JB Hunt's ability to grow volumes and revenue equipment has helped the company outperform most of its peers during the first quarter and will likely do the same during the second quarter. The company's bottom-line has not been impacted as much because the operating ratio, OR only declined by 10 basis points YTD to 89.1 percent.
Despite weakening operating income for JBI and JBT of negative 6.3 and 0.9 percent respectively, DCS and ICS witnessed substantial robust performance YTD of 24.7 and 88.1 percent respectively. ICS operating income has now eclipsed JBT over the past four consecutive quarters generating $46 million against JBT's $40 million. DCS generated $182 million while JBI generated $463 million.
Reduced Guidance Still Offers Upside
As part of Monday's results, JB Hunt issued revised guidance reducing both the anticipated increase in revenue and operating income significantly. Previous guidance was close to double-digits for both categories.
However, investors should realize that JB Hunt's revenue and operating income performance was up 5.5 and 4.5 percent YTD. JB Hunt's 2016 first half diluted EPS performance was up 7.6 percent. Even with reduced guidance, JB Hunt may be able to get diluted EPS performance closer towards 10 percent growth by year-end.
There is still the possibility that freight rates may increase during the holiday season in late summer and early fall. Inventory levels remain high, so the burden for increased freight demand will likely fall on consumers. But it may not take as much as one would think to increase freight rates as the past couple months of softer demand has allowed shippers to use leverage to drive rates lower. The same phenomenon could occur if reduced revenue equipment and consumer demand increases tip the scale the other way.
Monday's sell-off was understandable, but 2017 average target prices in the low $90s should not be adjusted much further down than around the $88/share level. JB Hunt is still a premium trucking company, this will become more apparent as other peers report earnings.
JB Hunt's results were disappointing as they did not meet expectations. But the company's ability to continue to grow volumes and revenue equipment leading to sustained diluted EPS growth, while some peers have reduced guidance to woeful levels, speaks highly of management's execution and proactive approaches.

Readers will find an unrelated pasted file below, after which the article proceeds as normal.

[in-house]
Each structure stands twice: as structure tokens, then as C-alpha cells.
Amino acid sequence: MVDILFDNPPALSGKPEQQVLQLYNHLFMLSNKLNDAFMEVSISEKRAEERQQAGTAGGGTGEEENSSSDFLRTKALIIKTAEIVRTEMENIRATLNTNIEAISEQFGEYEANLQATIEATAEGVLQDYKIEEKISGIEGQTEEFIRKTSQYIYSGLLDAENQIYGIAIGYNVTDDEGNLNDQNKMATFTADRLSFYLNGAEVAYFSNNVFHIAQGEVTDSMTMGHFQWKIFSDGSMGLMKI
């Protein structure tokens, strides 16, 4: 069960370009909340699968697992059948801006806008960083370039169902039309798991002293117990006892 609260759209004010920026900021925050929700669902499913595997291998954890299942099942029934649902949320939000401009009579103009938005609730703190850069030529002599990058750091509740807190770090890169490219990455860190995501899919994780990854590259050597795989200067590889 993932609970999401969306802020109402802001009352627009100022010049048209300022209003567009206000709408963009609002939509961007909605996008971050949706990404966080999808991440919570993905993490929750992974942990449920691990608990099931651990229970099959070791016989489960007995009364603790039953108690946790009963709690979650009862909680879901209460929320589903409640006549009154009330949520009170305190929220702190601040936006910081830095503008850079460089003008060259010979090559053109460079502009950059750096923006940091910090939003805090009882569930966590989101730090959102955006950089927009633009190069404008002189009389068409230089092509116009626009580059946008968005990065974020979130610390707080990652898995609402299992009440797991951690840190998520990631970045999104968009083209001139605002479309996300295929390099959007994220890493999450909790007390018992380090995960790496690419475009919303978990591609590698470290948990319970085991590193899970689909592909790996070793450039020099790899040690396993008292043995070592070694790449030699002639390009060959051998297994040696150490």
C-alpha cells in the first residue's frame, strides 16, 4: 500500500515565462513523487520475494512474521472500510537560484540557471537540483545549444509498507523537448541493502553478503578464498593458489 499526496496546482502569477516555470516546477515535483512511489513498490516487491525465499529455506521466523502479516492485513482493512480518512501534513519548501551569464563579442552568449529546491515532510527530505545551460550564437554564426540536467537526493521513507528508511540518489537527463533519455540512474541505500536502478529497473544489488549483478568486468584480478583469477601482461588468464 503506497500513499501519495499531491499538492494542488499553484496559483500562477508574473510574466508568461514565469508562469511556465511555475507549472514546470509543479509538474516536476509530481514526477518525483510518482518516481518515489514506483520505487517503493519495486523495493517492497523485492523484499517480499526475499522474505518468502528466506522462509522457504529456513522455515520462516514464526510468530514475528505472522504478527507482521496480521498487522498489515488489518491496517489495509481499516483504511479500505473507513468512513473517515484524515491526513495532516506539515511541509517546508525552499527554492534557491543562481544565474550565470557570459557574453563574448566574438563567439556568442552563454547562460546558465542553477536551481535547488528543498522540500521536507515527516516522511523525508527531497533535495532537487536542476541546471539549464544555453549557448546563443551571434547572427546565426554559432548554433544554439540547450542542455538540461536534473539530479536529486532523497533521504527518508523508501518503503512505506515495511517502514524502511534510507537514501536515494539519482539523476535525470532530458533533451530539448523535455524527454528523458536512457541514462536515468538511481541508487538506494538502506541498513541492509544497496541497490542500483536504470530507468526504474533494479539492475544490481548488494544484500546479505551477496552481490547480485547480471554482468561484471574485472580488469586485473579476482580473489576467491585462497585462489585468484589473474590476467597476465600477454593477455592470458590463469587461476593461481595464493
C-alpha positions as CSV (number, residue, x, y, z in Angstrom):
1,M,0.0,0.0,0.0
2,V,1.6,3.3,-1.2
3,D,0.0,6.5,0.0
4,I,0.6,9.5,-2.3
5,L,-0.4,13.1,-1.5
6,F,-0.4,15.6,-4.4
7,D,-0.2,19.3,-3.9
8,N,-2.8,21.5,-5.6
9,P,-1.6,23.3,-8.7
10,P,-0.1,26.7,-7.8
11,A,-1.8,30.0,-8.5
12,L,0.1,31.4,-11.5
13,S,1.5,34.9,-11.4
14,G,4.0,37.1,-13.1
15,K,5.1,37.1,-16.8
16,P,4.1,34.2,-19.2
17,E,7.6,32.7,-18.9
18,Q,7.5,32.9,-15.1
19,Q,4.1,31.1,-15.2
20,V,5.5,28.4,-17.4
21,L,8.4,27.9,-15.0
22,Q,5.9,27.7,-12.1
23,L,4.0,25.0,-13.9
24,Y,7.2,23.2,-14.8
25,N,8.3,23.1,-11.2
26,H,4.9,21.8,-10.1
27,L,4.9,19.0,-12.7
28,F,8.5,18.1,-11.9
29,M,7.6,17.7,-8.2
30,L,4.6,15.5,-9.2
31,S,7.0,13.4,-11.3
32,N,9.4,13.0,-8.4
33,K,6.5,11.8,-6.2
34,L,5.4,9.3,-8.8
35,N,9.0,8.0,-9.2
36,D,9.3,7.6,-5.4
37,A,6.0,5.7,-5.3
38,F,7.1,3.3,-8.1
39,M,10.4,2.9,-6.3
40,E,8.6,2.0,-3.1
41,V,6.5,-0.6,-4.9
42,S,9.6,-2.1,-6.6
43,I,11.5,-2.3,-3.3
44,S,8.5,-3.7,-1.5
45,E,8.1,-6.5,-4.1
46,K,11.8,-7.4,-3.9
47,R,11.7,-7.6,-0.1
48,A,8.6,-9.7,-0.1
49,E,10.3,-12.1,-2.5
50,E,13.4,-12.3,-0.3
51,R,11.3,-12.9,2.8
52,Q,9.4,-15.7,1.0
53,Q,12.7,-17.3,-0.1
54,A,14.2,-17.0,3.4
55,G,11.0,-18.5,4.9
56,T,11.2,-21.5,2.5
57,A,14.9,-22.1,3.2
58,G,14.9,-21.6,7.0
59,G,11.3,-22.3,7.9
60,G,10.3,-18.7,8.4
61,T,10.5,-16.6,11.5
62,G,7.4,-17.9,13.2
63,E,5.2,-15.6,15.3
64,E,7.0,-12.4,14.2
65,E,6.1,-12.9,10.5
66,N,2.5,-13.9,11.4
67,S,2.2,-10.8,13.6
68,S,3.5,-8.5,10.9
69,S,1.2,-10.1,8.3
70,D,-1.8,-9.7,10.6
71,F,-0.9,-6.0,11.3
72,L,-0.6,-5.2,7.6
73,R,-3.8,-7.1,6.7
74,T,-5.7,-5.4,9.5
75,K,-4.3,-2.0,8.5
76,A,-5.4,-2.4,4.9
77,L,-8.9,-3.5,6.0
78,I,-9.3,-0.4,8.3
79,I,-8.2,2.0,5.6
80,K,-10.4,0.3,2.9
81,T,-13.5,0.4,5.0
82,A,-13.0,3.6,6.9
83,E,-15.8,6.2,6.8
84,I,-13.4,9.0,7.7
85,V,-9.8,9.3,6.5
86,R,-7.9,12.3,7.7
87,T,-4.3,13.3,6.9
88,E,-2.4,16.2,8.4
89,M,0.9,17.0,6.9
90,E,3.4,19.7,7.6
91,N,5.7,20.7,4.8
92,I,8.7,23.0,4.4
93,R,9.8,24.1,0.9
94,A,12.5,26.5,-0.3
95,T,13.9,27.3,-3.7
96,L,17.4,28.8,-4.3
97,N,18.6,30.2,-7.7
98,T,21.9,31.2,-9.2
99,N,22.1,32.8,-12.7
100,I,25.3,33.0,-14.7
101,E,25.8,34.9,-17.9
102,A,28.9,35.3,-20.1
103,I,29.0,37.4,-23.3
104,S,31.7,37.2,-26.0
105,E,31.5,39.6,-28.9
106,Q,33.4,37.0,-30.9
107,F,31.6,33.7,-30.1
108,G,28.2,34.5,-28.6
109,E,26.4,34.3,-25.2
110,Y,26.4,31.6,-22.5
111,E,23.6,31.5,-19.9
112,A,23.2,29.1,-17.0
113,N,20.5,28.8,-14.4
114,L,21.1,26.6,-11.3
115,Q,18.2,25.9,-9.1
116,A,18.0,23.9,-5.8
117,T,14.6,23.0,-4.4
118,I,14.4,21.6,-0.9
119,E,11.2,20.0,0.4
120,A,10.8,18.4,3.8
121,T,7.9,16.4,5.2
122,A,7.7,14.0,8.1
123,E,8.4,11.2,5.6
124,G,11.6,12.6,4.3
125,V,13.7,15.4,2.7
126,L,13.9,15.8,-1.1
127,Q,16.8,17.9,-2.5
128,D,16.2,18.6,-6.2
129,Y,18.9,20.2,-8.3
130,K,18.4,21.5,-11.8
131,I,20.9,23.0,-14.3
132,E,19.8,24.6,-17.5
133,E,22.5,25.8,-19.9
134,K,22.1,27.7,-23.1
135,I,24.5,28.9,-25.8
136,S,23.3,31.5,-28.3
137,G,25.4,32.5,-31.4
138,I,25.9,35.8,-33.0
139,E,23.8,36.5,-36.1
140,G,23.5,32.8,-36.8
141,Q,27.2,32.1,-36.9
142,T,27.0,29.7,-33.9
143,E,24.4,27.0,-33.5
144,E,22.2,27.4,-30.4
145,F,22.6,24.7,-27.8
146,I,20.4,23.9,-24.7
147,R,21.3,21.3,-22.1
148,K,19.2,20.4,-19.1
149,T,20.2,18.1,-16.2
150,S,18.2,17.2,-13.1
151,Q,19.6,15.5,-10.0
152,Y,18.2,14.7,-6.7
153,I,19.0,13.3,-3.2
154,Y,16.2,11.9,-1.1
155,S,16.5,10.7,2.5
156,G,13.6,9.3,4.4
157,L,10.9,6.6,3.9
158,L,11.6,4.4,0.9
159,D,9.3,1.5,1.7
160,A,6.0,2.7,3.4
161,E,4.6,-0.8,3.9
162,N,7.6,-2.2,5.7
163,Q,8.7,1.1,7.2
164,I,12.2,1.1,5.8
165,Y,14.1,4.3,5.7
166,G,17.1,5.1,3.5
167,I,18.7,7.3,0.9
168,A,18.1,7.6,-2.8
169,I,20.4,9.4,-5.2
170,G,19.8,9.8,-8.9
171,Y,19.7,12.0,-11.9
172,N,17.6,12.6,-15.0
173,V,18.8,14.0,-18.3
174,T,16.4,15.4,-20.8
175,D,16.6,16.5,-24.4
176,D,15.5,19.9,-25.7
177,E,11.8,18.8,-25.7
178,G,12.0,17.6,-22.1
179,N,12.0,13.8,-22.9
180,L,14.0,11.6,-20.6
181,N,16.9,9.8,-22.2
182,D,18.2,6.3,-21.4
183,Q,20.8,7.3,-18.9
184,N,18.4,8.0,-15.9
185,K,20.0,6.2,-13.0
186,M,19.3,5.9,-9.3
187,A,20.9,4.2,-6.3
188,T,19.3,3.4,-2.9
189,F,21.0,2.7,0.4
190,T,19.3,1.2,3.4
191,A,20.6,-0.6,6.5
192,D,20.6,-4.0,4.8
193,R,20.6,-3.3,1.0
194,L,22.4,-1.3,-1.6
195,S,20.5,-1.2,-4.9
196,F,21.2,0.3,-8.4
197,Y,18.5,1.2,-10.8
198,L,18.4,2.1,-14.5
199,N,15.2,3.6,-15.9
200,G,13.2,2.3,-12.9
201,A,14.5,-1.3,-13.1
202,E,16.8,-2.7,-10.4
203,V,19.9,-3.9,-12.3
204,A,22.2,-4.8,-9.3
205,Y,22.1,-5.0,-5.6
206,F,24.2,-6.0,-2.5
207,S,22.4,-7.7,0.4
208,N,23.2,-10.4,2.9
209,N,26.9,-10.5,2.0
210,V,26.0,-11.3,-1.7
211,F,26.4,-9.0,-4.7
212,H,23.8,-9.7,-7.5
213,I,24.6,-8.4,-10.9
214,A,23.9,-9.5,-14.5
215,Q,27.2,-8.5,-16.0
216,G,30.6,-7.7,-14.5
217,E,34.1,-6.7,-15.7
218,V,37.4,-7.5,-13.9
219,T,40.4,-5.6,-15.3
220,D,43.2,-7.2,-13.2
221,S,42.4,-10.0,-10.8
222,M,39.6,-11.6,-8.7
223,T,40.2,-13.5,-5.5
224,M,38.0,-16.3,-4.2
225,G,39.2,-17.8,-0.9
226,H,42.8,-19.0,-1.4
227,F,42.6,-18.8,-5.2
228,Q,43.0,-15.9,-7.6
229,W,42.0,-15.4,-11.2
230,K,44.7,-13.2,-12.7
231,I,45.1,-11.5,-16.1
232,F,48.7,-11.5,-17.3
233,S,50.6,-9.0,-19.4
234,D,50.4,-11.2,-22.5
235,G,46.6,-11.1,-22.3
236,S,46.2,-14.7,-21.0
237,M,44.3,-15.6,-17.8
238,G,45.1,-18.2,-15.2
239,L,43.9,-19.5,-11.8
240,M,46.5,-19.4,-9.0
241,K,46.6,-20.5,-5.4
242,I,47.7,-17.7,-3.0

JB Hunt's dominant position in intermodal once again will most likely lead the company to outperforming Class I rail operators. The company continues to compete with organic growth against top competitors including Schneider Transportation.
DCS and ICS continue to provide strong diversification which has balanced operating income performance, despite higher rail purchased transportation costs and driver-related expenses for JBI. The DCS segment benefits from large scale customers who also can take advantage of JB Hunt's diversity for their supply chain needs.
JB Hunt will continue to command a premium P/E multiple valuation despite the industry's current challenges. The decline to $81.27/share is not a screaming buy, investors could expect to potentially get an over 9 percent return including dividend payments over the next 12 months if things play out with reduced guidance. Any further weakness below $80/share would offer a stronger entry point level.
Investors may wish to be more patient and review more public companies reporting in the trucking industry over the next month. But as they do, it is my belief that the results will only establish JB Hunt's strengths even more clearly. The P/E multiple valuation should remain close to 20 times earnings for the foreseeable future.
Disclosure: I am/we are long JBHT.
I wrote this article myself, and it expresses my own opinions. I am not receiving compensation for it (other than from Seeking Alpha). I have no business relationship with any company whose stock is mentioned in this article.